• Generation Z continues to show the highest growth of non-affiliation among all the generations, according to new data from the Cooperative Election Study. In the blog Religion in Public (April 3), political scientist Ryan Burge analyzes the raw data the study just released, which was collected in October and November of last year, and finds a significant shift in religious affiliation among the members of Generation Z just in the year since the previous wave of data collection. Burge notes that the study consistently uses the same questions and response options and the same survey mode—something that has not been the case with other surveys during the pandemic. Based on a sample of 60,000 survey respondents, Burge notes that the data showed no increase in non-affiliates or “nones” among the Silent Generation since 2020. There was a noticeable jump between 2016 and 2020, but that stopped in the last three surveys. This was also true for the Baby Boomers, who showed a noticeable jump during the Trump years, “then really no shift since 2020. Thirty-five percent of Generation X are nones now—that’s up a full ten points since 2008—but the lion’s share of that happened between 2008 and 2016. Modest shifts since then.”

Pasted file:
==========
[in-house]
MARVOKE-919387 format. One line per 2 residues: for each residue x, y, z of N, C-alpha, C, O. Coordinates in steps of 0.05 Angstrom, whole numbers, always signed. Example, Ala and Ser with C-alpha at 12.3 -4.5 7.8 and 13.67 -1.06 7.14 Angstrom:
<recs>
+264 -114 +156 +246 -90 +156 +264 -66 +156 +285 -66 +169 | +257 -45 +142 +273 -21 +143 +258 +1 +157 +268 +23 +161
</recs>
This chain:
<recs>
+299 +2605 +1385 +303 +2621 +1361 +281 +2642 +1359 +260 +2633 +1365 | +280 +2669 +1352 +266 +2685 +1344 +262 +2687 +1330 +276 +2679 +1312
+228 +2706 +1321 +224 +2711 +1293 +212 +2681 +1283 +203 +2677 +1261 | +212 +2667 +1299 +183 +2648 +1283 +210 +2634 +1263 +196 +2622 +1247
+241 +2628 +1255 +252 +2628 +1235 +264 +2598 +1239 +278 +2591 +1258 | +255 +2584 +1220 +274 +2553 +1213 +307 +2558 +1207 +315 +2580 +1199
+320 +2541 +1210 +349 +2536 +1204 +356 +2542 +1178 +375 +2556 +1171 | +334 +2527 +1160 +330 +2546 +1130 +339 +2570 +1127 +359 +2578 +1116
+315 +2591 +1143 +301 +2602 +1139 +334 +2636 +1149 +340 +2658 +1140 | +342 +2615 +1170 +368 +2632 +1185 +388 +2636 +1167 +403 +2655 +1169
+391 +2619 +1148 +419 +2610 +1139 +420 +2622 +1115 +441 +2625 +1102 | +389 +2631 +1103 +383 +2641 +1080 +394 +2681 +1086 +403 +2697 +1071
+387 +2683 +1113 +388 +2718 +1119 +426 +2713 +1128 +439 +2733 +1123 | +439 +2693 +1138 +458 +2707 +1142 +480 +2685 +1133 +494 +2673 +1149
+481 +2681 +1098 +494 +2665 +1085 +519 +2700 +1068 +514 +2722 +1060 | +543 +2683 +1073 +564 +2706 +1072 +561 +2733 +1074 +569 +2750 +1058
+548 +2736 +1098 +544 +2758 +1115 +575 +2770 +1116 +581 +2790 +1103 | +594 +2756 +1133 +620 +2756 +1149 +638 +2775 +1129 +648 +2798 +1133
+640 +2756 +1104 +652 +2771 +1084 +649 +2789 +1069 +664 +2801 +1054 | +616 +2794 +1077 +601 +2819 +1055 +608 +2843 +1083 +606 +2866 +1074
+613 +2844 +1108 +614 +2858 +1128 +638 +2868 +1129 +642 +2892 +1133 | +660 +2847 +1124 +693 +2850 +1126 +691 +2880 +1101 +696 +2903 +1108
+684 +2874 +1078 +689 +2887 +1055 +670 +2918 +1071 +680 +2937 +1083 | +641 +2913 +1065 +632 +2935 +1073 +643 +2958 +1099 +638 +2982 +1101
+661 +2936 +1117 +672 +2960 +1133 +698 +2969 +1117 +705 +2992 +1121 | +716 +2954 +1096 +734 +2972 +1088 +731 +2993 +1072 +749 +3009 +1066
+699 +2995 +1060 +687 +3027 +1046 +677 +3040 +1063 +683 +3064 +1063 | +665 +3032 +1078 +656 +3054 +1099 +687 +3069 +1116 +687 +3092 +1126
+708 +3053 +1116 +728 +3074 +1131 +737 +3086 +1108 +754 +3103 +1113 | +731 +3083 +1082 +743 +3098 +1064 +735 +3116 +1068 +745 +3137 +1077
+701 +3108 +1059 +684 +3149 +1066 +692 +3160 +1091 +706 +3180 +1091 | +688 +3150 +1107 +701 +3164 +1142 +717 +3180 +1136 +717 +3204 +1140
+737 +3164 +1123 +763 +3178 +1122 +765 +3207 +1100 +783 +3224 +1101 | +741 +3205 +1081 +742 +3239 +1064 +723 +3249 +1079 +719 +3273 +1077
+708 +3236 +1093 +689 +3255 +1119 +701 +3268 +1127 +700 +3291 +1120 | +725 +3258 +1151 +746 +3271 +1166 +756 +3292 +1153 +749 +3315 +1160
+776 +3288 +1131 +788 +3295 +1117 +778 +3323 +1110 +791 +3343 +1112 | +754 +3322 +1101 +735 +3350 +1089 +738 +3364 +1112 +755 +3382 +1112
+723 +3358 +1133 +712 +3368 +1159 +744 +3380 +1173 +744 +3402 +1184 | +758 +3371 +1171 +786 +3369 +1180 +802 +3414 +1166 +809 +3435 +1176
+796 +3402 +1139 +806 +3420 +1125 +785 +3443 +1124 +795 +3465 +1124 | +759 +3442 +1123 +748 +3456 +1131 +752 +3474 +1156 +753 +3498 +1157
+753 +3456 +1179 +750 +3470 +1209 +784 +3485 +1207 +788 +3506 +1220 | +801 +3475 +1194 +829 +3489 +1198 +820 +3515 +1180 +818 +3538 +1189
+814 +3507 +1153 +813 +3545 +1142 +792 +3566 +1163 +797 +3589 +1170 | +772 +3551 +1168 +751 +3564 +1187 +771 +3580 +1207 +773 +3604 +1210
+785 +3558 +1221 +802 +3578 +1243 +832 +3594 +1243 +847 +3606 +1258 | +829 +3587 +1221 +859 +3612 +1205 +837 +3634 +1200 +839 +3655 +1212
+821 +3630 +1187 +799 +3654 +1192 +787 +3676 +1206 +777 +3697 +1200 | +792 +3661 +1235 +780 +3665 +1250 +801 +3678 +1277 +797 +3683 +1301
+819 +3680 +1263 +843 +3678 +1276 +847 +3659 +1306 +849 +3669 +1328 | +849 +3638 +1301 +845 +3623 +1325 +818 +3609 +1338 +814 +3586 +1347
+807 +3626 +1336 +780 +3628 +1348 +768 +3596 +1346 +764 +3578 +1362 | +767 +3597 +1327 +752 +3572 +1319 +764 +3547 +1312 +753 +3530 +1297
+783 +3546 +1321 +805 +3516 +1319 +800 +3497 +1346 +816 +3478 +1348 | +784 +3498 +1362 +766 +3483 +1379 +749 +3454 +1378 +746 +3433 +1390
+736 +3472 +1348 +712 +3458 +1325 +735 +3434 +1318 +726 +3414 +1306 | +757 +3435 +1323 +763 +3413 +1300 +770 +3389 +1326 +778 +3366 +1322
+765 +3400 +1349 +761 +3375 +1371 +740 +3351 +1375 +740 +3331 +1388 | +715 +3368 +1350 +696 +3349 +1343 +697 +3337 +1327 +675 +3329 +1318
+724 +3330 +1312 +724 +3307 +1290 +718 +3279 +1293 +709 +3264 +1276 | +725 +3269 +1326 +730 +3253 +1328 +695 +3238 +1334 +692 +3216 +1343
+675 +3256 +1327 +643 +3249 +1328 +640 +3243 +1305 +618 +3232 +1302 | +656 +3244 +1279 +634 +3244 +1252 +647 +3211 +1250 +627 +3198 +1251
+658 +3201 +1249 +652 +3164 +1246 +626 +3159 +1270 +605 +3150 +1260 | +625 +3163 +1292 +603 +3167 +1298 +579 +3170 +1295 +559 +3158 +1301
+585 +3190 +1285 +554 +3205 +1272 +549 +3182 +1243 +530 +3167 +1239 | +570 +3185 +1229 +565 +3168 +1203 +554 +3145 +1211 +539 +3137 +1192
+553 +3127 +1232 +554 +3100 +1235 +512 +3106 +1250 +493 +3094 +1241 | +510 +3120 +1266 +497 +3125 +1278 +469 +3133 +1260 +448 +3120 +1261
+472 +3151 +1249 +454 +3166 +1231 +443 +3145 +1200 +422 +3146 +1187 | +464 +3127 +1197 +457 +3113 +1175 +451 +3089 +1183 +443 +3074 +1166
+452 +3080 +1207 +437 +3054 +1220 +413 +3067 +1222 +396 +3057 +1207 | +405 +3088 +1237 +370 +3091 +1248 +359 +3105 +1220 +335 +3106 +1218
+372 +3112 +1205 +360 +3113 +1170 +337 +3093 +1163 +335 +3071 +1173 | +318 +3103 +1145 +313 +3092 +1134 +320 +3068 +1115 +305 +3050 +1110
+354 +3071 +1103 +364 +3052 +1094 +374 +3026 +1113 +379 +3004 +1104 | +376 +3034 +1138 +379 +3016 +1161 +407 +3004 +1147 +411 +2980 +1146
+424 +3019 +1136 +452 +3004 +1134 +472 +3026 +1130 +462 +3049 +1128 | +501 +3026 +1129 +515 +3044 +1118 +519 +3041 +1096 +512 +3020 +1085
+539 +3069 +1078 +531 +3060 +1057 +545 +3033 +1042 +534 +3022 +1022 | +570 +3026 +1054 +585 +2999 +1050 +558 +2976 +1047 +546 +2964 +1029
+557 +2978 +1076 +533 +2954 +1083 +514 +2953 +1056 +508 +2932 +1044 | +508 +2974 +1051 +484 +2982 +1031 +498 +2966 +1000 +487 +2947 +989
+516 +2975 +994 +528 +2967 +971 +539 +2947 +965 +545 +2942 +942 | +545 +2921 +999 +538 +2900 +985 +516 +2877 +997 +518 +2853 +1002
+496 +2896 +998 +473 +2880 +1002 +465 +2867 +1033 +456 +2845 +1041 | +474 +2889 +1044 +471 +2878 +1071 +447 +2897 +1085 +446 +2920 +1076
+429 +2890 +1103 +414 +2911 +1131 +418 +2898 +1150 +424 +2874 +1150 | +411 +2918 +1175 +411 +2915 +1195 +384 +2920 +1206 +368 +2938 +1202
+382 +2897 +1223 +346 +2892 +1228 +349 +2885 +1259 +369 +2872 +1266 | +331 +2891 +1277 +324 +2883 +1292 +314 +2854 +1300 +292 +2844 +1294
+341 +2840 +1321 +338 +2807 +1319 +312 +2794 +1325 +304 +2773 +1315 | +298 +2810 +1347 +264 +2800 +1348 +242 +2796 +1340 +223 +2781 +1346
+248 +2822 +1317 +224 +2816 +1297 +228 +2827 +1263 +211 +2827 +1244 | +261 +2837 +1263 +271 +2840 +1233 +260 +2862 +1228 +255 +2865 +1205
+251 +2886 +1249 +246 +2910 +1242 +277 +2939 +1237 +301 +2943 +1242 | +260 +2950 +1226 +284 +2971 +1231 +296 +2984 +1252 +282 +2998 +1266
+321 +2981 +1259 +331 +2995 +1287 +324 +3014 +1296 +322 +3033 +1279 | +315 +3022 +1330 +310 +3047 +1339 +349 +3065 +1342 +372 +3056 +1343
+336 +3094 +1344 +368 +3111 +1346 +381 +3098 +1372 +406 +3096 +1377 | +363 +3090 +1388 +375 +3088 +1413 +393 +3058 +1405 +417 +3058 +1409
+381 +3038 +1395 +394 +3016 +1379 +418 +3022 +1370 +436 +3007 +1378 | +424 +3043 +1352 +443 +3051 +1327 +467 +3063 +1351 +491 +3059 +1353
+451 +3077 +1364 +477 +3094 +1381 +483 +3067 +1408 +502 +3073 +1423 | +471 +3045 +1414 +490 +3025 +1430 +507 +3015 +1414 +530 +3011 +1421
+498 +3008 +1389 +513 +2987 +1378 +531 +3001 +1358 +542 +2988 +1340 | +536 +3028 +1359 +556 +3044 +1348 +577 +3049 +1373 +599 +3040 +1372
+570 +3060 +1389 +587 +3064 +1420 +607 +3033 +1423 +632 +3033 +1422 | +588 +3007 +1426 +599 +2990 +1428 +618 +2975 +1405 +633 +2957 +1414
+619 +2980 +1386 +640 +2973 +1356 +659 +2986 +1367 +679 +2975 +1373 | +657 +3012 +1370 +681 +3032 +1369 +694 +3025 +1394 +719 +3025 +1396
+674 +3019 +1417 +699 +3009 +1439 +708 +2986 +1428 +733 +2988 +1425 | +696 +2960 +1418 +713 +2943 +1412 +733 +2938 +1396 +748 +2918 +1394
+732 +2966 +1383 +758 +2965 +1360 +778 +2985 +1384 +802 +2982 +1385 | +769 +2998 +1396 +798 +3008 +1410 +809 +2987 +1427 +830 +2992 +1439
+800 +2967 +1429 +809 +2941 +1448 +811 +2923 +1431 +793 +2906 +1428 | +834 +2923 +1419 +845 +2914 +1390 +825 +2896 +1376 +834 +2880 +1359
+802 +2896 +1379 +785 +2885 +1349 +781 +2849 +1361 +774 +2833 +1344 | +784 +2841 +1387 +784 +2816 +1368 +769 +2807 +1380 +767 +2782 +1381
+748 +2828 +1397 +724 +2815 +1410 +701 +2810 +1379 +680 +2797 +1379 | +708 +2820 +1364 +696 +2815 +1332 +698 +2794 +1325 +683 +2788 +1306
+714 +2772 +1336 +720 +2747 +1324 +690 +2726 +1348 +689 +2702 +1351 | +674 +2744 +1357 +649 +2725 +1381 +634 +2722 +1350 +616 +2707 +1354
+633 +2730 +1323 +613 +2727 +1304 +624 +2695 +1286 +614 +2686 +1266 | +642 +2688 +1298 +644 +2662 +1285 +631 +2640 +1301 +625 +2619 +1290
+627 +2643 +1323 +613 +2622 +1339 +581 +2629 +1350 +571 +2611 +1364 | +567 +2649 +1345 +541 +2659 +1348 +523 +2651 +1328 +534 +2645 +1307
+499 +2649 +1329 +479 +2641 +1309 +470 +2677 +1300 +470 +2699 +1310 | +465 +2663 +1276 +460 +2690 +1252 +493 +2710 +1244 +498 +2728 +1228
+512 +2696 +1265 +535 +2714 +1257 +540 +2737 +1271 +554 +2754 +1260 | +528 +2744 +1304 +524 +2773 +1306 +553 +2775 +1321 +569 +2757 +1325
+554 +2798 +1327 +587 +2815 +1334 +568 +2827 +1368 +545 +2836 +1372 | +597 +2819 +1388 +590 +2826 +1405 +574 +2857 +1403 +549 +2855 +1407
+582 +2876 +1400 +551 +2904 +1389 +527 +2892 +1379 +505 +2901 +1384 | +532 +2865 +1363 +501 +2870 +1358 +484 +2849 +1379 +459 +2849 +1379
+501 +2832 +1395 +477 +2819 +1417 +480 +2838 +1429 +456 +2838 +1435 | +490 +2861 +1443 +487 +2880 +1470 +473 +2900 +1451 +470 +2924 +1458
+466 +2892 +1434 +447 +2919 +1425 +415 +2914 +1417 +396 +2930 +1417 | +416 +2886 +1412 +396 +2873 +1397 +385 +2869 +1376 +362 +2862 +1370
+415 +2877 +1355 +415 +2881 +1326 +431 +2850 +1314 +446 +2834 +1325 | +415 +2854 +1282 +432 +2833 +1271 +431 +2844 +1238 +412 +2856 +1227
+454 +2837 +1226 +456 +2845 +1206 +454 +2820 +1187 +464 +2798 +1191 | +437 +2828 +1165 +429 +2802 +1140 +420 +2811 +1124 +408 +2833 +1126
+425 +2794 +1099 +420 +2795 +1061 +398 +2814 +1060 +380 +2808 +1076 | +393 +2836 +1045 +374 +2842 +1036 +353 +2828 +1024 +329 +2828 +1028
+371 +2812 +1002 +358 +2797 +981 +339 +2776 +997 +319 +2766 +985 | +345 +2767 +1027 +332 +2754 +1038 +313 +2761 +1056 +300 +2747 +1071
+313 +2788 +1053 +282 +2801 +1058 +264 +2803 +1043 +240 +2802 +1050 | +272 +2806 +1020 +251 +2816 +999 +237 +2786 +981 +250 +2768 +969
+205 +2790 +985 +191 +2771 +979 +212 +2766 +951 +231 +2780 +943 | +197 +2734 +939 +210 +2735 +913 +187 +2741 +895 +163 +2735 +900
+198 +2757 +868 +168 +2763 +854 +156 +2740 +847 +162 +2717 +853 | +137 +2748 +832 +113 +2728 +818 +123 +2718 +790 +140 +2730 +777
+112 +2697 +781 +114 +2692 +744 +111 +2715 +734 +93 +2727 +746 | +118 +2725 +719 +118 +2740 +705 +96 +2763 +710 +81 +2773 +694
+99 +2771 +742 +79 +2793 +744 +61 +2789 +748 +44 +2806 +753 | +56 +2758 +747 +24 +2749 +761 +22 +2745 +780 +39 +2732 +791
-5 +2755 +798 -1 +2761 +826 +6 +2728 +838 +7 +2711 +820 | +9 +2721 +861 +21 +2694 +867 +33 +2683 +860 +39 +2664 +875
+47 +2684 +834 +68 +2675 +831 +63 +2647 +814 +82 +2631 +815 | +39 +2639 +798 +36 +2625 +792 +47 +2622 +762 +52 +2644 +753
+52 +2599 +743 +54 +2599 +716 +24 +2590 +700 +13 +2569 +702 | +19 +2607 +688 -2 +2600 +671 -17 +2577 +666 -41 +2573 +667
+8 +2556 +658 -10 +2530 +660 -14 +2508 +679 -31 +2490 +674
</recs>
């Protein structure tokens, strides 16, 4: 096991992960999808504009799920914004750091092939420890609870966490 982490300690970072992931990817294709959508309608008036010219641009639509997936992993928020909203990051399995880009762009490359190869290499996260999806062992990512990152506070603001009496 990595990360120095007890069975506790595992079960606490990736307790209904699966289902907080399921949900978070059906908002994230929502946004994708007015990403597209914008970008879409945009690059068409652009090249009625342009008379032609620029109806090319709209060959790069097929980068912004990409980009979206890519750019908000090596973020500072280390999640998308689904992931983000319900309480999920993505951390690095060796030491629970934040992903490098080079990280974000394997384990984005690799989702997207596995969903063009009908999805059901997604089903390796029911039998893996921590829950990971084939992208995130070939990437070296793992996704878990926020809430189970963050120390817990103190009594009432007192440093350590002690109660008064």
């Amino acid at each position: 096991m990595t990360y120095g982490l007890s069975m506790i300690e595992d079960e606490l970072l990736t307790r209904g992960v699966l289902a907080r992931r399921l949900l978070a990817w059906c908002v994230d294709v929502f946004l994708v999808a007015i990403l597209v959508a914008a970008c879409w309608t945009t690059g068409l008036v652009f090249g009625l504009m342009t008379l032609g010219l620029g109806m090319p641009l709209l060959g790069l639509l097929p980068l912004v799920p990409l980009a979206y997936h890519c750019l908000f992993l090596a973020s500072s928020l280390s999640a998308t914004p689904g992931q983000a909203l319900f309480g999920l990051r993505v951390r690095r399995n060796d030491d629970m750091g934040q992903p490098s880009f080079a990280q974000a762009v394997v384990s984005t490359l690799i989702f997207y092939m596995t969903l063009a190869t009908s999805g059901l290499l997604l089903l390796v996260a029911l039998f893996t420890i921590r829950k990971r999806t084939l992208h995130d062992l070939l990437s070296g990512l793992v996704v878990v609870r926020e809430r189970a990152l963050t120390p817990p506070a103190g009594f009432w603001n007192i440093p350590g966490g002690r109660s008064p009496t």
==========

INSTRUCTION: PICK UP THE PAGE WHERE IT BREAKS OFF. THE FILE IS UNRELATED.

Millennials have been on a slow and steady march away from religion since 2008; the share of nones in 2016 was 38 percent and that has now jumped to 44 percent. “But Generation Z,” Burge writes, “already started at a much higher baseline—39 percent. Now, the share of the youngest adult generation that has no religious affiliation is 48.5 percent. It seems statistically justifiable to say that by the time the United States has another presidential election, half of Generation Z will identify as atheist, agnostic, or nothing in particular…Generation Z is the least religious generation in American history. And they are becoming less religiously identified as each year passes. Every day in the United States, thousands of members of the Silent and Boomer generation are dying off. Every day in the United States, thousands of members of Generation Z are celebrating their 18th birthday and becoming official adults. That simple fact is changing American religion and society in ways that we can only begin to understand now.”